The Jetty at Cassis, Opus 198, 1889
Signac and Seurat made up Divisionism:
not mixing paints on a palette, but dotting
pure pigments in a flurry of tiny specks,
letting the colors blend in the eye.
So here is the port of Cassis, where
we hiked the Calenques and had dinner
one night, even though our luggage
took a different trip. Ça n’importe pas.
But in this Cassis on the canvas, a blizzard
of color has fallen in the night, dense
flakes of orange, blue, and white
accumulating on the shore, a squall
of ultramarine, jade, and emerald
flecking the sea. Everywhere,
hundreds of little brush strokes,
birdseed thrown at the sky.
And you and I, in that small hotel,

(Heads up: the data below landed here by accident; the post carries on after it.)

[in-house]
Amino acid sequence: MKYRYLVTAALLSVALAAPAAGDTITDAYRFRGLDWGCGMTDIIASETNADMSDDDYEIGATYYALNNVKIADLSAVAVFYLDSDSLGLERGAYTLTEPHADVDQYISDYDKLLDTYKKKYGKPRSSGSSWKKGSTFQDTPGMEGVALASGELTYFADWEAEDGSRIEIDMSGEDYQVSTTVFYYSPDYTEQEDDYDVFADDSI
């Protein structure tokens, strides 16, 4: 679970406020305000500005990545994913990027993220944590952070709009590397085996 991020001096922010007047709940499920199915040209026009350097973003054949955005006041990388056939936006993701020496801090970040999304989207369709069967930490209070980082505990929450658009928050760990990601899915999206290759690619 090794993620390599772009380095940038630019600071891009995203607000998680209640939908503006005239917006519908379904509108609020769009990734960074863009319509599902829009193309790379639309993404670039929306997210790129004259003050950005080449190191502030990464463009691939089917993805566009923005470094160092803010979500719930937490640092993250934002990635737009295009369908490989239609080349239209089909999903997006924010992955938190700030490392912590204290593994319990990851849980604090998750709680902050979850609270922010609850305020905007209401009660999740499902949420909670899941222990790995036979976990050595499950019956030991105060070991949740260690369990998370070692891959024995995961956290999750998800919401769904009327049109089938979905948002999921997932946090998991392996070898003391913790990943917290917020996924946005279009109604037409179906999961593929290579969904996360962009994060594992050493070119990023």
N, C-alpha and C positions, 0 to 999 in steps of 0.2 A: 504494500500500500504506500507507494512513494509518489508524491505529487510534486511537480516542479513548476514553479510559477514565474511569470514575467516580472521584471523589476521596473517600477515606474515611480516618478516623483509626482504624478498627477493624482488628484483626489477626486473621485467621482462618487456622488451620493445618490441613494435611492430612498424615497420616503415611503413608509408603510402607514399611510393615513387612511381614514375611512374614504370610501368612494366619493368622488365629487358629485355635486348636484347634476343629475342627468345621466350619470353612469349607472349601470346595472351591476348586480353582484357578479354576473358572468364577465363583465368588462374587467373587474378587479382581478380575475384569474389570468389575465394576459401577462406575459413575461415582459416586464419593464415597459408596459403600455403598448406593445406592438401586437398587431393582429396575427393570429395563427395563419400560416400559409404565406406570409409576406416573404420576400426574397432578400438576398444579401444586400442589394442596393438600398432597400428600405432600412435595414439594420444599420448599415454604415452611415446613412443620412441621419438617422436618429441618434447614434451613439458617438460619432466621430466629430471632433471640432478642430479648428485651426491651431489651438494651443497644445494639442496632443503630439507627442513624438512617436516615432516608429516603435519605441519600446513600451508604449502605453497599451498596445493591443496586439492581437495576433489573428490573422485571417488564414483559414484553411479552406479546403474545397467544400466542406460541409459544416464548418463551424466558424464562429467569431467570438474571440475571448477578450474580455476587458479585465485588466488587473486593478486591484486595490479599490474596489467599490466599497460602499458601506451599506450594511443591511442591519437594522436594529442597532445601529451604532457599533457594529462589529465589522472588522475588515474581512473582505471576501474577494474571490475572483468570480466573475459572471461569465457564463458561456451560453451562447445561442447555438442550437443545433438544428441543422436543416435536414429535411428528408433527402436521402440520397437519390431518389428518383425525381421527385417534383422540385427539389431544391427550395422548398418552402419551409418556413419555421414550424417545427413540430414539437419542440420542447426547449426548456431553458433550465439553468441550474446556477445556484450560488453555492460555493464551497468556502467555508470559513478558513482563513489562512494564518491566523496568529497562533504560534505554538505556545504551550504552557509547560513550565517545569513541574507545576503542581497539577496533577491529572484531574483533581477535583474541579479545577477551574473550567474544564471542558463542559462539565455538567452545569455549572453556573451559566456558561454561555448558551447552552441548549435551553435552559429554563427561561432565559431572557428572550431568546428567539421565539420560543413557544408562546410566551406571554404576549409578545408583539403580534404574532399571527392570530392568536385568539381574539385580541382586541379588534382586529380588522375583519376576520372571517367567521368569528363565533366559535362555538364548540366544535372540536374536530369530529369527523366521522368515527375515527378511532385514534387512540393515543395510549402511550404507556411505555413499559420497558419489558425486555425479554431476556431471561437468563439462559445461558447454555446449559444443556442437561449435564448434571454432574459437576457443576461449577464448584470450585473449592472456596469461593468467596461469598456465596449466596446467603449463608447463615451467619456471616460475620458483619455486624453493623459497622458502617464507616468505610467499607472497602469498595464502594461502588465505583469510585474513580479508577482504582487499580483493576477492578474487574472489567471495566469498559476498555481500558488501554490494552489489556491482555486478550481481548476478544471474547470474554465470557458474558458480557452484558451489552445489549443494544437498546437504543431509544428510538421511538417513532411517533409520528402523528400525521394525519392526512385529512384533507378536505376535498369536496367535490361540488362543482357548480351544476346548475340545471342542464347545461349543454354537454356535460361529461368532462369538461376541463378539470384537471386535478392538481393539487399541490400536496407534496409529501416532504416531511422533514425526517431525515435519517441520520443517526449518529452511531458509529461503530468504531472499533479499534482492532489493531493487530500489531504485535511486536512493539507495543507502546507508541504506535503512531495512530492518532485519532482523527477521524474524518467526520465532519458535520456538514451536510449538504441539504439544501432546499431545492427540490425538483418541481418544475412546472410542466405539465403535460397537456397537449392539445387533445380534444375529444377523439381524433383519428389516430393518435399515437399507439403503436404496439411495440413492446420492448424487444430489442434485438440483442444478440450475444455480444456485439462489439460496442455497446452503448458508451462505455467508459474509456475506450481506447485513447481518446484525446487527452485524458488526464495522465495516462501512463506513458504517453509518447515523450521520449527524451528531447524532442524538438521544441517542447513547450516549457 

no pajamas, toothbrushes, change
of clothes. Nothing to wear
to bed that night but ourselves.
And so you painted kisses
all over my breasts, while
I blended colors up and down
your thighs. Together, we connected
the dots. There were no divisions,
no divisionism, only our bodies,
flying out of our skins.
This poem is from the author's book, Les Fauves, C&R Press, 2017.
Barbara Crooker is a poetry editor for Italian-Americana, and has published eight full collections and twelve chapbooks. Her latest book is Les Fauves (C&R Press, 2017). She has won a number of awards, including the WB Yeats Society of New York Award, the Thomas Merton Poetry of the Sacred Award, and three Pennsylvania Council on the Arts Creative Writing Fellowships. A VCCA fellow, she has published widely in such journals as Nimrod, Poet Lore, Rattle, The Green Mountains Review, The Denver Quarterly, and The Beloit Poetry Journal. website: www.barbaracrooker.com
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